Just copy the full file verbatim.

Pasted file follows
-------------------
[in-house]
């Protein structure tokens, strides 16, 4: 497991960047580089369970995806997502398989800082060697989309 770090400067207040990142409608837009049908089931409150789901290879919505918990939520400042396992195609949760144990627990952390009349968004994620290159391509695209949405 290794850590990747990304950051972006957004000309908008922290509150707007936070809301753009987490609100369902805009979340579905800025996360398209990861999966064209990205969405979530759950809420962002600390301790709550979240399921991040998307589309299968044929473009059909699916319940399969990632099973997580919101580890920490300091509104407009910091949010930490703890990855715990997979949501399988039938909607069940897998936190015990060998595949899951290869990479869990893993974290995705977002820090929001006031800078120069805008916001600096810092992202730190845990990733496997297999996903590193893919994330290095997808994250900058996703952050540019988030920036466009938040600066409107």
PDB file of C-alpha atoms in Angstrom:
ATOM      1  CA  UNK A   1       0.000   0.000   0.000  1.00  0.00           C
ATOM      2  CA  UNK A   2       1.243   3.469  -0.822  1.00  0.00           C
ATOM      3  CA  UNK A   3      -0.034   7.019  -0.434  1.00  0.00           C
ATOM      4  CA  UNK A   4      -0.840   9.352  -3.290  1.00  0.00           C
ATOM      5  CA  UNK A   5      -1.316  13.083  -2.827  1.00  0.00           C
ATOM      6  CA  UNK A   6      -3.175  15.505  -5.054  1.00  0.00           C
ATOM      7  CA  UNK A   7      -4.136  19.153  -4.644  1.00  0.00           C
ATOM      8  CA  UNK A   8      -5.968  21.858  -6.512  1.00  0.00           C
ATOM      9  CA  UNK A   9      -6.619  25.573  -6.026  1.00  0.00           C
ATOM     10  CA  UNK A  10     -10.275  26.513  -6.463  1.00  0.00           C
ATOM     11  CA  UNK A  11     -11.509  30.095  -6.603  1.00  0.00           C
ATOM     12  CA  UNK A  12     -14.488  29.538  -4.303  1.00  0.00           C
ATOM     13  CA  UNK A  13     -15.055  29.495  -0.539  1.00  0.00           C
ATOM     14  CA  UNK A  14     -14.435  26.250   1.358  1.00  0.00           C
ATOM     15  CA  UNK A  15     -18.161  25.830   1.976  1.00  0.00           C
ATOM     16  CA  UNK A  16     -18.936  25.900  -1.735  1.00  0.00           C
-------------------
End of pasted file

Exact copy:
[in-house]
């Protein structure tokens, strides 16, 4: 497991960047580089369970995806997502398989800082060697989309 770090400067207040990142409608837009049908089931409150789901290879919505918990939520400042396992195609949760144990627990952390009349968004994620290159391509695209949405 290794850590990747990304950051972006957004000309908008922290509150707007936070809301753009987490609100369902805009979340579905800025996360398209990861999966064209990205969405979530759950809420962002600390301790709550979240399921991040998307589309299968044929473009059909699916319940399969990632099973997580919101580890920490300091509104407009910091949010930490703890990855715990997979949501399988039938909607069940897998936190015990060998595949899951290869990479869990893993974290995705977002820090929001006031800078120069805008916001600096810092992202730190845990990733496997297999996903590193893919994330290095997808994250900058996703952050540019988030920036466009938040600066409107």
PDB file of C-alpha atoms in Angstrom:
ATOM      1  CA  UNK A   1       0.000   0.000   0.000  1.00  0.00           C
ATOM      2  CA  UNK A   2       1.243   3.469  -0.822  1.00  0.00           C
ATOM      3  CA  UNK A   3      -0.034   7.019  -0.434  1.00  0.00           C
ATOM      4  CA  UNK A   4      -0.840   9.352  -3.290  1.00  0.00           C
ATOM      5  CA  UNK A   5      -1.316  13.083  -2.827  1.00  0.00           C
ATOM      6  CA  UNK A   6      -3.175  15.505  -5.054  1.00  0.00           C
ATOM      7  CA  UNK A   7      -4.136  19.153  -4.644  1.00  0.00           C
ATOM      8  CA  UNK A   8      -5.968  21.858  -6.512  1.00  0.00           C
ATOM      9  CA  UNK A   9      -6.619  25.573  -6.026  1.00  0.00           C
ATOM     10  CA  UNK A  10     -10.275  26.513  -6.463  1.00  0.00           C
ATOM     11  CA  UNK A  11     -11.509  30.095  -6.603  1.00  0.00           C
ATOM     12  CA  UNK A  12     -14.488  29.538  -4.303  1.00  0.00           C
ATOM     13  CA  UNK A  13     -15.055  29.495  -0.539  1.00  0.00           C
ATOM     14  CA  UNK A  14     -14.435  26.250   1.358  1.00  0.00           C
ATOM     15  CA  UNK A  15     -18.161  25.830   1.976  1.00  0.00           C
ATOM     16  CA  UNK A  16     -18.936  25.900  -1.735  1.00  0.00           C